Tuesday, June 22, 2010
An absolutely necessary post about the World Cup
(Chances are you don't give two shits about the World Cup. But if I let the occasion pass without weighing in I couldn't live with myself, so here goes.)
It doesn't take much to be a guru these days. Not in the literal sense of "religious leader and spiritual teacher," but in the modified modern sense of "an advisor or mentor; a leader or expert in a field." You can quite quickly become a guru just by being the first person to buy the latest gadget and investing the time to figure out a third of the crazy shit it will do, and voila! You will be your local iPhone guru or PS3 guru or Zune guru. Ok, never mind the Zune, nobody cares.
So in that vein, I have become, to certain people, a soccer guru - wise enough to know that the rest of the world says "football" and means what we call "soccer," but only a pretentious douche will call it "football" if he/she is American - which means I know just a little bit more about the game than the average soccer-hating American. My guru-ness in this regard was well earned. Hundreds of hours out on the field, hundreds more watching the English Premiere League and Serie A and Bundesliga, and by now you can tell by my dropping of obscure names I must know what I'm talking about. At least, I know more than you, so tug your forelock and bow down to my largely worthless knowledge.
Once every four years, for a month, I get to display my exceptional wisdom and explain things like the offside rule and Dutch "total futbol" and compare one Ronaldo to another and tell stories that make me seem even more guru-y than ever. Unfortunately, the average person's eyes glaze over after about one minute of my bloviating and they regret they ever brought it up in the first place. And of course, it's once every four years because that is the frequency of the (reverence, please ) World Cup finals.
Now we are engaged in a great soccer war, testing whether this nation, or any nation, can long endure through to the championship game. And in just a few hours, the US National Team - an ever-changing assortment of 23 players who have collectively killed my soul at least 37 times in the last 20 years - will take the field. Glory and abject failure seem equally possible, as they always do, and here's where the game holds the mirror up to nature.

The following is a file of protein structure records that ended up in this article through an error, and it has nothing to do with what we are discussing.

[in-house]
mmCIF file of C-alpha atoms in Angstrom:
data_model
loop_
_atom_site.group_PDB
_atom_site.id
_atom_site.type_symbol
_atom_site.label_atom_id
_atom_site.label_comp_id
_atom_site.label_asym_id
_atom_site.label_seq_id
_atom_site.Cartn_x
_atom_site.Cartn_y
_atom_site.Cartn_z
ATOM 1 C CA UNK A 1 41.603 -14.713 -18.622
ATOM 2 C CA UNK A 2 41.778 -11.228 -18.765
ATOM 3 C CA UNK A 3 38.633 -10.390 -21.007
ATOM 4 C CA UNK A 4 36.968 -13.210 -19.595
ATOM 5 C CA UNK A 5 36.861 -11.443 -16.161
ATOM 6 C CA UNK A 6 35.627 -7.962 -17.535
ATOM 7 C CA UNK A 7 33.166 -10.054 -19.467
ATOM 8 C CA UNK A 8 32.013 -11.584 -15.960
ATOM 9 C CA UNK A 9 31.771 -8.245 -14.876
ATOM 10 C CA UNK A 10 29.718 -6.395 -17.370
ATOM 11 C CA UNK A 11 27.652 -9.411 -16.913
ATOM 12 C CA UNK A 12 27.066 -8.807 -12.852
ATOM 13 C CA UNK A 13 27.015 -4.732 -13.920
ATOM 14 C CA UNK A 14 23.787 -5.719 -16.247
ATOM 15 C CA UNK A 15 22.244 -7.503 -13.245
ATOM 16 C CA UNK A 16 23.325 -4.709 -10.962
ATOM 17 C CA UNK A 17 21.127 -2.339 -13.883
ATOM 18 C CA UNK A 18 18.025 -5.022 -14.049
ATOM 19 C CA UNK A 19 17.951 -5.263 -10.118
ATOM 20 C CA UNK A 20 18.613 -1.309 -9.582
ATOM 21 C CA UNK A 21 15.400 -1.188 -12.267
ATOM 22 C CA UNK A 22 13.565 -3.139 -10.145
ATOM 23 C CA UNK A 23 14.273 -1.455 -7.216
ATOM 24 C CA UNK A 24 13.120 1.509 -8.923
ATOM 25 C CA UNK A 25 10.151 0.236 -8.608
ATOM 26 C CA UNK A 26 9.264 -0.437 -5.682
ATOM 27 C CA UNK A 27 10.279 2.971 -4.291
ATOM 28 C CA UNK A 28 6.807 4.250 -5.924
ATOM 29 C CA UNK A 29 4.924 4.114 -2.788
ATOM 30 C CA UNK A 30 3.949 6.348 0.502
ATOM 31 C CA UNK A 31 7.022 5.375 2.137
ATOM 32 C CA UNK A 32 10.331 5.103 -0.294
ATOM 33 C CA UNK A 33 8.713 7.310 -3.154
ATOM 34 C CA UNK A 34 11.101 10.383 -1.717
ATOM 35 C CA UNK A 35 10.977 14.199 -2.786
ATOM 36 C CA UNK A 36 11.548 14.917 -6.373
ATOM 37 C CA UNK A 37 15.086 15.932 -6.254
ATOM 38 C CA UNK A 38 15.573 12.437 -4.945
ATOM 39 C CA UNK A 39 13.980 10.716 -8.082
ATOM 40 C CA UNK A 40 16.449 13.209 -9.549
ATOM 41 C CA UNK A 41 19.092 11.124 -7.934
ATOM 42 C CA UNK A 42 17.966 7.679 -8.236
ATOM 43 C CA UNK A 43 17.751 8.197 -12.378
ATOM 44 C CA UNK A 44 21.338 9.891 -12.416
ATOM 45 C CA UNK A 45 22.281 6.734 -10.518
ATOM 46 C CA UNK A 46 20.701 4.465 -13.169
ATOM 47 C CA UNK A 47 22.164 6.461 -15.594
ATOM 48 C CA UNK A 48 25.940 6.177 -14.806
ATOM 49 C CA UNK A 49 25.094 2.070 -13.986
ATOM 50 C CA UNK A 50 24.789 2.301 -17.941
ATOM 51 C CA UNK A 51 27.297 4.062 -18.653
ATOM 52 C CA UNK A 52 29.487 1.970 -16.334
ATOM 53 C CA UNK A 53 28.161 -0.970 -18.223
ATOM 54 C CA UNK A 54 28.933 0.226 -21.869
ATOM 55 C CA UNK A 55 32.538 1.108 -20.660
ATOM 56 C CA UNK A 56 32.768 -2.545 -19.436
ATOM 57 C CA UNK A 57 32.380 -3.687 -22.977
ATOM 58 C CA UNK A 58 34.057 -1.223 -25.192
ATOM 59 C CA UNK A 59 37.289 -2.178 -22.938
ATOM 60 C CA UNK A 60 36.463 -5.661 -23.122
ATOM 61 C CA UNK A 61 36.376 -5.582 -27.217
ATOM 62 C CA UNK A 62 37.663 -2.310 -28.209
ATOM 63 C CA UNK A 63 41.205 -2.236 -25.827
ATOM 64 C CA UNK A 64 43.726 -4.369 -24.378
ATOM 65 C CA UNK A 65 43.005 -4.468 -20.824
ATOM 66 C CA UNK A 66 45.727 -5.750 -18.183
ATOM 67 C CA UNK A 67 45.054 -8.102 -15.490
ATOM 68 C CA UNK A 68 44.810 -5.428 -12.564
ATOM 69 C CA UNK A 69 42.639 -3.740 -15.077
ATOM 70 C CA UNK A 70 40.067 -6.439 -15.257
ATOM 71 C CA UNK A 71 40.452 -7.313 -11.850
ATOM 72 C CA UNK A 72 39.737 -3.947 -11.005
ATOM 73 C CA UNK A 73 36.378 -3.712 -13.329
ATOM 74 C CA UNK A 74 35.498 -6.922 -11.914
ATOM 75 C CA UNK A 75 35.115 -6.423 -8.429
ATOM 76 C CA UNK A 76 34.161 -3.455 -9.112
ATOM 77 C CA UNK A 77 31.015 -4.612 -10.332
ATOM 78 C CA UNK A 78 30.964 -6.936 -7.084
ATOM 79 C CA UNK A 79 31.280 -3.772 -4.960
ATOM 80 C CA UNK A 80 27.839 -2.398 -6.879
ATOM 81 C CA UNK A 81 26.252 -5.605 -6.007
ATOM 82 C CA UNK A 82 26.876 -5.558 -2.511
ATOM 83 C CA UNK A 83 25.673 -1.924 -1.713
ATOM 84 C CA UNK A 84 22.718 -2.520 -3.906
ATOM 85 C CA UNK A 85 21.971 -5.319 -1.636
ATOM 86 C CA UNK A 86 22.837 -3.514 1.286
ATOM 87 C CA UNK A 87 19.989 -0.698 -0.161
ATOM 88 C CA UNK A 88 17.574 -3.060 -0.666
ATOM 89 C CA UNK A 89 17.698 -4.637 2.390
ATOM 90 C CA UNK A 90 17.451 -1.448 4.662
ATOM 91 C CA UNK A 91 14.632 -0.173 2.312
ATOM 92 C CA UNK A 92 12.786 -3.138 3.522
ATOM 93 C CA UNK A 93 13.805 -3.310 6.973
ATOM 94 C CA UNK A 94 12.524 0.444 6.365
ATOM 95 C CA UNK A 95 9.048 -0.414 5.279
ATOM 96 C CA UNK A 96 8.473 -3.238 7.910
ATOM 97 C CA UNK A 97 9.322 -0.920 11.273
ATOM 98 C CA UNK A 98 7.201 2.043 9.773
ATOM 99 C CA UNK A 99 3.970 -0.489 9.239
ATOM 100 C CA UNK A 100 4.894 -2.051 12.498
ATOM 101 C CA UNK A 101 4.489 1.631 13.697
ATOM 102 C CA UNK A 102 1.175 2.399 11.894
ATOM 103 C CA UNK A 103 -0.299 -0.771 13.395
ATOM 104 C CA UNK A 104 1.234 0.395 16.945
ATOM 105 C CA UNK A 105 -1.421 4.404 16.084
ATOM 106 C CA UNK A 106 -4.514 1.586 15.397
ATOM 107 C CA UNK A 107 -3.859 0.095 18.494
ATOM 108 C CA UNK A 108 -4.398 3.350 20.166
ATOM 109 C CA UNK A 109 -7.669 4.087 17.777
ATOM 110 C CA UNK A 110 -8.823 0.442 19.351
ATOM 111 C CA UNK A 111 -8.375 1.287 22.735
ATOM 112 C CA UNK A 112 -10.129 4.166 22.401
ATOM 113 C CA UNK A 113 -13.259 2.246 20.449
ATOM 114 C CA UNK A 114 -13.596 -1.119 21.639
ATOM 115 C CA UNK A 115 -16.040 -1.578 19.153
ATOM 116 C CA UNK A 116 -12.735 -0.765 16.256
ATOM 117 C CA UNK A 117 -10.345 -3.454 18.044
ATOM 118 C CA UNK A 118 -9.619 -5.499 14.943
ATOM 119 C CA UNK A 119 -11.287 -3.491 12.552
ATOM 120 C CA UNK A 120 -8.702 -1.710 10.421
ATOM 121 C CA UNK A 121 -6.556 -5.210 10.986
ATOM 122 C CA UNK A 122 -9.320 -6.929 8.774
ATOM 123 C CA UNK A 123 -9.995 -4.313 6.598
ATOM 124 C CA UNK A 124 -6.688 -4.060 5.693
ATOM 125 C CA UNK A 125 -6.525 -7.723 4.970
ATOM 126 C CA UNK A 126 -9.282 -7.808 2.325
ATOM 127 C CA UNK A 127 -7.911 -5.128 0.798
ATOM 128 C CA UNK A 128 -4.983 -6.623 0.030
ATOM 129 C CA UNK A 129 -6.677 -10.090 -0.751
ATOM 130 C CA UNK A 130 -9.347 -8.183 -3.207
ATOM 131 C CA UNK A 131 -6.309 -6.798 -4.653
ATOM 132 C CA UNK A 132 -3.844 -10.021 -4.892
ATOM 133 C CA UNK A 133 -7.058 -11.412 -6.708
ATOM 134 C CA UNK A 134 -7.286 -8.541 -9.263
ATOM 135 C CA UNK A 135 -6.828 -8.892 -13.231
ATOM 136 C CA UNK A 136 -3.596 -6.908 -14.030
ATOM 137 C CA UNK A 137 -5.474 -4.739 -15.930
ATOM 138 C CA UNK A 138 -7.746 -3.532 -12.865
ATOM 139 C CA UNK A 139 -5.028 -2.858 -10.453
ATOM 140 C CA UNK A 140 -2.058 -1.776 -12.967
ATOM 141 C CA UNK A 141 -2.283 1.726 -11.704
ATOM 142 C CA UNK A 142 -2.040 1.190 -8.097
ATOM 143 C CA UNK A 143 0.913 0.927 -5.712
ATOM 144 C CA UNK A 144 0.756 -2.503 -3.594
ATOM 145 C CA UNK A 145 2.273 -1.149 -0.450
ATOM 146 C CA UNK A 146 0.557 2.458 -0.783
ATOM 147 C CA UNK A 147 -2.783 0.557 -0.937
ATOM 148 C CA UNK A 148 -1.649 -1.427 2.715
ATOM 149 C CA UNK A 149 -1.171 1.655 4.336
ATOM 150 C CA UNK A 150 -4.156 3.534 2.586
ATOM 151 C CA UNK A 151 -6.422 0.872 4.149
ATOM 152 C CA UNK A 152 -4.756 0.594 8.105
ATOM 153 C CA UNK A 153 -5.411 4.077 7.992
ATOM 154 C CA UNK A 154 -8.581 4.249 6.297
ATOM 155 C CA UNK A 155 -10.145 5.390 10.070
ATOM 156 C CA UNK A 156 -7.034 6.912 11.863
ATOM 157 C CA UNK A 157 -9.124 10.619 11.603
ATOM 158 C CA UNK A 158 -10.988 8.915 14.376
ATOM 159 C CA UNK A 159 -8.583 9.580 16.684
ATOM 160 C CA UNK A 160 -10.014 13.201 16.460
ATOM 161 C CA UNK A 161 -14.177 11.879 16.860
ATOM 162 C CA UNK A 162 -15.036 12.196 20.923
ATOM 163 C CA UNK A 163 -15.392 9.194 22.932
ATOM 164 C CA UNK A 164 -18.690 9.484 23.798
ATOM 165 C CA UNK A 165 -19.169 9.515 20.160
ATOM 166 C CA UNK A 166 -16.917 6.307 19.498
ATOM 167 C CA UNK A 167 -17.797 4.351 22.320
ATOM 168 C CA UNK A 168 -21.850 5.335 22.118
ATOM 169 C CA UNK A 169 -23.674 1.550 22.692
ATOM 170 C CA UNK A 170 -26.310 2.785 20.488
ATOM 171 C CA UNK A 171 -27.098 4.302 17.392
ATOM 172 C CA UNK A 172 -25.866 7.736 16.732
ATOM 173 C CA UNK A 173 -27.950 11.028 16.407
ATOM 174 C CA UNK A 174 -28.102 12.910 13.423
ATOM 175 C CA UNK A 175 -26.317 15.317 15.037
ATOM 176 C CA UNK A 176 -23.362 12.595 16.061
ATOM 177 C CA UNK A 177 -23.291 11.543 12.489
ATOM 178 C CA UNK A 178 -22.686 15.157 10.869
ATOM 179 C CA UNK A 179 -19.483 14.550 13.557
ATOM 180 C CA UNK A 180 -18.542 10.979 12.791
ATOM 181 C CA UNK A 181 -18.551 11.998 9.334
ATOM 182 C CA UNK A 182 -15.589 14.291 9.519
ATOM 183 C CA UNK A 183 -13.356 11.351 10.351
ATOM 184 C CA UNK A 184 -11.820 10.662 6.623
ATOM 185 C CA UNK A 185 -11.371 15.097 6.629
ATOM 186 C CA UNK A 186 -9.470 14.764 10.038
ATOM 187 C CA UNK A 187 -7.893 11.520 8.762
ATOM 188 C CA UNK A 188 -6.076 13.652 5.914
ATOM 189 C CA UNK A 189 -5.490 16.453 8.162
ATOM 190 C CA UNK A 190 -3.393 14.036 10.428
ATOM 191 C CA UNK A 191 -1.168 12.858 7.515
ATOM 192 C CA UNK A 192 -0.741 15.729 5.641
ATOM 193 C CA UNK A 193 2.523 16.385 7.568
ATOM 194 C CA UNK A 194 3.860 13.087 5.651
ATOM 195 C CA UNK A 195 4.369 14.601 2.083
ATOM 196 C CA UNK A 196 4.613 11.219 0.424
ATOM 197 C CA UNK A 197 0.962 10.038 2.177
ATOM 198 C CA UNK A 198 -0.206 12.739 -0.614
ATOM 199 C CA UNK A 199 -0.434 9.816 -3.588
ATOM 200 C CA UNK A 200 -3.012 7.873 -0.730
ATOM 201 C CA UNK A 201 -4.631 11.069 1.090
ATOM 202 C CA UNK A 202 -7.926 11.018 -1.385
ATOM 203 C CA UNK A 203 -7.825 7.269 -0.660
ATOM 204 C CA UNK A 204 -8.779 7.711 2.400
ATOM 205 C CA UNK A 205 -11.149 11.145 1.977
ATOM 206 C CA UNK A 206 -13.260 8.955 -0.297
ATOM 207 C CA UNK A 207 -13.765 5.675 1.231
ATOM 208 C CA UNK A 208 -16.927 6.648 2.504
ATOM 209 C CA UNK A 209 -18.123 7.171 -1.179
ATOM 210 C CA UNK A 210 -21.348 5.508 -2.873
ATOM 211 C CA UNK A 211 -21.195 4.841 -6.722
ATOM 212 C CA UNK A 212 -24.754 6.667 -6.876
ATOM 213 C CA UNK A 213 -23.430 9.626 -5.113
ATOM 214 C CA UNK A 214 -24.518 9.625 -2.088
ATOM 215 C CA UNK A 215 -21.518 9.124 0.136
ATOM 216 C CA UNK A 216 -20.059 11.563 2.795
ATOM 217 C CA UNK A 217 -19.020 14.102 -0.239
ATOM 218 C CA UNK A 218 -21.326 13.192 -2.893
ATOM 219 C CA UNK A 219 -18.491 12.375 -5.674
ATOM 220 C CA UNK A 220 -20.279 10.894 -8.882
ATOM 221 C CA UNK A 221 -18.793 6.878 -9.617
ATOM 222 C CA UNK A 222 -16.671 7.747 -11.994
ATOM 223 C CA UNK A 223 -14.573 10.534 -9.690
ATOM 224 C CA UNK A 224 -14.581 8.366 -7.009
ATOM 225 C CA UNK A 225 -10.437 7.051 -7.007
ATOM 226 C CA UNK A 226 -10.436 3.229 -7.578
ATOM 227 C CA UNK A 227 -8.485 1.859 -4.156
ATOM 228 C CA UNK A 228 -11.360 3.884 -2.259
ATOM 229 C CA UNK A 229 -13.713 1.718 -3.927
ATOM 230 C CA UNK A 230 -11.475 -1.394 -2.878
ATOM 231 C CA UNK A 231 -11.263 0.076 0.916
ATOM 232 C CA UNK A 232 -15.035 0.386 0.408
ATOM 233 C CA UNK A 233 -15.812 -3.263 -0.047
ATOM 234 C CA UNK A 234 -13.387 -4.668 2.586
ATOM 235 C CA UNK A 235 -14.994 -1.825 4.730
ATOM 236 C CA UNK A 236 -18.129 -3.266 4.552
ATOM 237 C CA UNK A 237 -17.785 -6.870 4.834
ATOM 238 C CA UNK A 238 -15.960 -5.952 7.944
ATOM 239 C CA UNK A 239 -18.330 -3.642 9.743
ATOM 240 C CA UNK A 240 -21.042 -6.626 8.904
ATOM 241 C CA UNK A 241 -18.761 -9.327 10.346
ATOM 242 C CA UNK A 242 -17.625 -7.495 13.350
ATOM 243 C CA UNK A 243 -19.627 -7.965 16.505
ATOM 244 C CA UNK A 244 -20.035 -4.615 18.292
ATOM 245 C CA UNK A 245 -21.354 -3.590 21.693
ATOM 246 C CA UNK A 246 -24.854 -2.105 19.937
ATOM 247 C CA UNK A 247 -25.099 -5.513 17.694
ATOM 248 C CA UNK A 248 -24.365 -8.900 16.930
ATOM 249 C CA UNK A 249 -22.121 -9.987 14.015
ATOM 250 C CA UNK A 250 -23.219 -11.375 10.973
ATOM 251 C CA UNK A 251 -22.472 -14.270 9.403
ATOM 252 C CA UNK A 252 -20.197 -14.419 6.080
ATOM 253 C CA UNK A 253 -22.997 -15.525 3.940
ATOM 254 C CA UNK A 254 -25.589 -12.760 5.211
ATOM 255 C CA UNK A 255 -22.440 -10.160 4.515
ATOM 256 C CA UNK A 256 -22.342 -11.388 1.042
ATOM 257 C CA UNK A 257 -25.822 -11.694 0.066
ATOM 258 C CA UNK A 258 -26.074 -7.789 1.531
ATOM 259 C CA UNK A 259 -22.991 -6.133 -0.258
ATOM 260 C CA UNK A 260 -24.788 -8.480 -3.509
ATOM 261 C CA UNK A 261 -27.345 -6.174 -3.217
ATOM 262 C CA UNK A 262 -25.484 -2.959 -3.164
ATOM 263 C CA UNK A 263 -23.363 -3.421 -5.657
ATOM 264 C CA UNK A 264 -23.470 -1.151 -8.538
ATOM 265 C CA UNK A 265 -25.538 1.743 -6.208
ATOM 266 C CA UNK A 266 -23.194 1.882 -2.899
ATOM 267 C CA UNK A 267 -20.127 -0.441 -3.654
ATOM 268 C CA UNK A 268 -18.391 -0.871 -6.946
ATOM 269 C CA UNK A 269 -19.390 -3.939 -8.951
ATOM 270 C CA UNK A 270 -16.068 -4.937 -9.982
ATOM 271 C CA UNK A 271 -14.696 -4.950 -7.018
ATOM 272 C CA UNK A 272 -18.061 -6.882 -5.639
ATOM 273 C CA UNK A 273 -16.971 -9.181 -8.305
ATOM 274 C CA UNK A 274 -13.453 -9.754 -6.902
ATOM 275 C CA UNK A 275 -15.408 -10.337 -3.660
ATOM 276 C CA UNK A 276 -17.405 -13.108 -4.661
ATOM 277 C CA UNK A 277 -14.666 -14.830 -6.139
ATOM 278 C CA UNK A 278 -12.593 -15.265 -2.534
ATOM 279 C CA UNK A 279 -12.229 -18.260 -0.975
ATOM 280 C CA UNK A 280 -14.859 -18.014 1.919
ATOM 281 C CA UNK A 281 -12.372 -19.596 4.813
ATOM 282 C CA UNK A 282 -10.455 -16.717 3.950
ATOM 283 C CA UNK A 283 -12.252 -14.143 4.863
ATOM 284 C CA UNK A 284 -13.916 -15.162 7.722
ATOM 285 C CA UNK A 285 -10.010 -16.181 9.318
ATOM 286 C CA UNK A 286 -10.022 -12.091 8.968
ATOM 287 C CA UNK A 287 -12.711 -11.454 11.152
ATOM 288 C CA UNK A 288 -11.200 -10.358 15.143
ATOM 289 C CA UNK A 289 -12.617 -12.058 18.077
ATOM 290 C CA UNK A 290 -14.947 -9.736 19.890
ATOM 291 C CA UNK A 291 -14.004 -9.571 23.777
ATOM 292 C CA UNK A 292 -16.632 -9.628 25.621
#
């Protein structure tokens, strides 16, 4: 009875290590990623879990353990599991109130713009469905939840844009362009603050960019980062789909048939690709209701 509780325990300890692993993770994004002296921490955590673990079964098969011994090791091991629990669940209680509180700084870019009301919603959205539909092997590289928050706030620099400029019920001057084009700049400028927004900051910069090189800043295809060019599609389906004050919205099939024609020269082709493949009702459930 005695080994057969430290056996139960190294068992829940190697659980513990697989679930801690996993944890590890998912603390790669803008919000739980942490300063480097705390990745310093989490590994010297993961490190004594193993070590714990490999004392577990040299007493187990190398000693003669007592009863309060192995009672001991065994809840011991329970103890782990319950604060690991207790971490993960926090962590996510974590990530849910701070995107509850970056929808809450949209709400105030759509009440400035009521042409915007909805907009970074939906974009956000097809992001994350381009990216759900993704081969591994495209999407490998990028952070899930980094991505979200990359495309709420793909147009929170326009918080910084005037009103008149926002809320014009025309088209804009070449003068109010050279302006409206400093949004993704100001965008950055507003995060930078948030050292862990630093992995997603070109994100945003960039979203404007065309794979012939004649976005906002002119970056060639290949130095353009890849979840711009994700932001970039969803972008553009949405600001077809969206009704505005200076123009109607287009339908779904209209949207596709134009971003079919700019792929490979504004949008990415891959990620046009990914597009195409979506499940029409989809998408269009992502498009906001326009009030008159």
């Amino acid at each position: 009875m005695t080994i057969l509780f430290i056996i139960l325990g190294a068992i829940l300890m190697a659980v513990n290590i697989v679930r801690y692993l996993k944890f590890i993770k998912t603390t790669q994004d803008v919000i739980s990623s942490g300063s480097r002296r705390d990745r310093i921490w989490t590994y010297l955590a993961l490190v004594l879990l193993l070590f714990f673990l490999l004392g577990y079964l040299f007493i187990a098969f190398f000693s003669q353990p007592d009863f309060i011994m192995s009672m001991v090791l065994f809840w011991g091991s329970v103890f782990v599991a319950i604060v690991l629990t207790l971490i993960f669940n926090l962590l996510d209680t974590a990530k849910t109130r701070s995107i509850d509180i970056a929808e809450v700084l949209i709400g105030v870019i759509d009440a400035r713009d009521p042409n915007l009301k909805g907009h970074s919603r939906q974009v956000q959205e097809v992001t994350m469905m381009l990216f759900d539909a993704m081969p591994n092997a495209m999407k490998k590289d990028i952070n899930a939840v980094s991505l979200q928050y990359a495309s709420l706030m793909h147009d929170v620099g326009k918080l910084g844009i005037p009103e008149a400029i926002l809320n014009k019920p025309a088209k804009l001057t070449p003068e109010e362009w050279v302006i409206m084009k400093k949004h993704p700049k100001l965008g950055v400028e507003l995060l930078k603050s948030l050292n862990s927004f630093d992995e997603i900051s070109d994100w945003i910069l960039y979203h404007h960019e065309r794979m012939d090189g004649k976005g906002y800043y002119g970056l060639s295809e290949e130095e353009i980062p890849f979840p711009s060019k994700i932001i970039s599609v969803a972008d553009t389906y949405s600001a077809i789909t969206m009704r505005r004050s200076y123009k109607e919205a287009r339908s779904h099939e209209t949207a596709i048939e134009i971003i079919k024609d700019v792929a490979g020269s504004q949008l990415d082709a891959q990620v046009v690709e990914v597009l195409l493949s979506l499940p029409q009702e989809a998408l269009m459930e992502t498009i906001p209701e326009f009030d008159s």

Sport as a analogy to life? (What a concept! I think I may have discovered a new thought?) But yes, it plays out (pun intended) most beautifully in "the beautiful game." Already we have seen inspired performances by lowly, hopeless but strong-hearted teams that have bested better rivals - already we have seen the mighty brought low when capability is not matched by passion - and already we have seen the French throw their arms in the air shouting "Mon Dieu!" and fall to blaming and infighting. (All that remains is for them to collaborate with the Germans now.)
National teams in the World Cup carry their national pride and hopes and, on the pitch (or "playing field," for the non-pretentious non-douches) display the style of their nation in the way they play the game. For the relatively small but growing number of American soccer nuts, each World Cup match is a test of our national will. It remains the only sport in which we aspire to greatness but have never achieved it. Perhaps it is essentially the modern American experience to always have high hopes but low expectations? For the relatively large but also growing number of soccer nuts in all the other nations, their teams are cast as valiant Davids slinging stones at Goliath - or rightful Goliaths who should slay the unworthy foe and tilt their chins up with pride. Everything is on the line. Make the magic happen now, or slink away and wait four years for another chance.
In sanskrit "gu" means darkness and "ru" means light, says Wikipedia. Over the next two weeks, the World Cup will reveal both the darkness and light in the human spirit, displayed on the mock battleground that is the soccer field. Spirits will be taken to new heights, and hearts will be broken - lifetimes will be lived in the three minutes of added time. In the end, some team gets a trophy and 31 others don't, but it's the getting there that makes the trip worthwhile.
And there will be lots of cool commercials.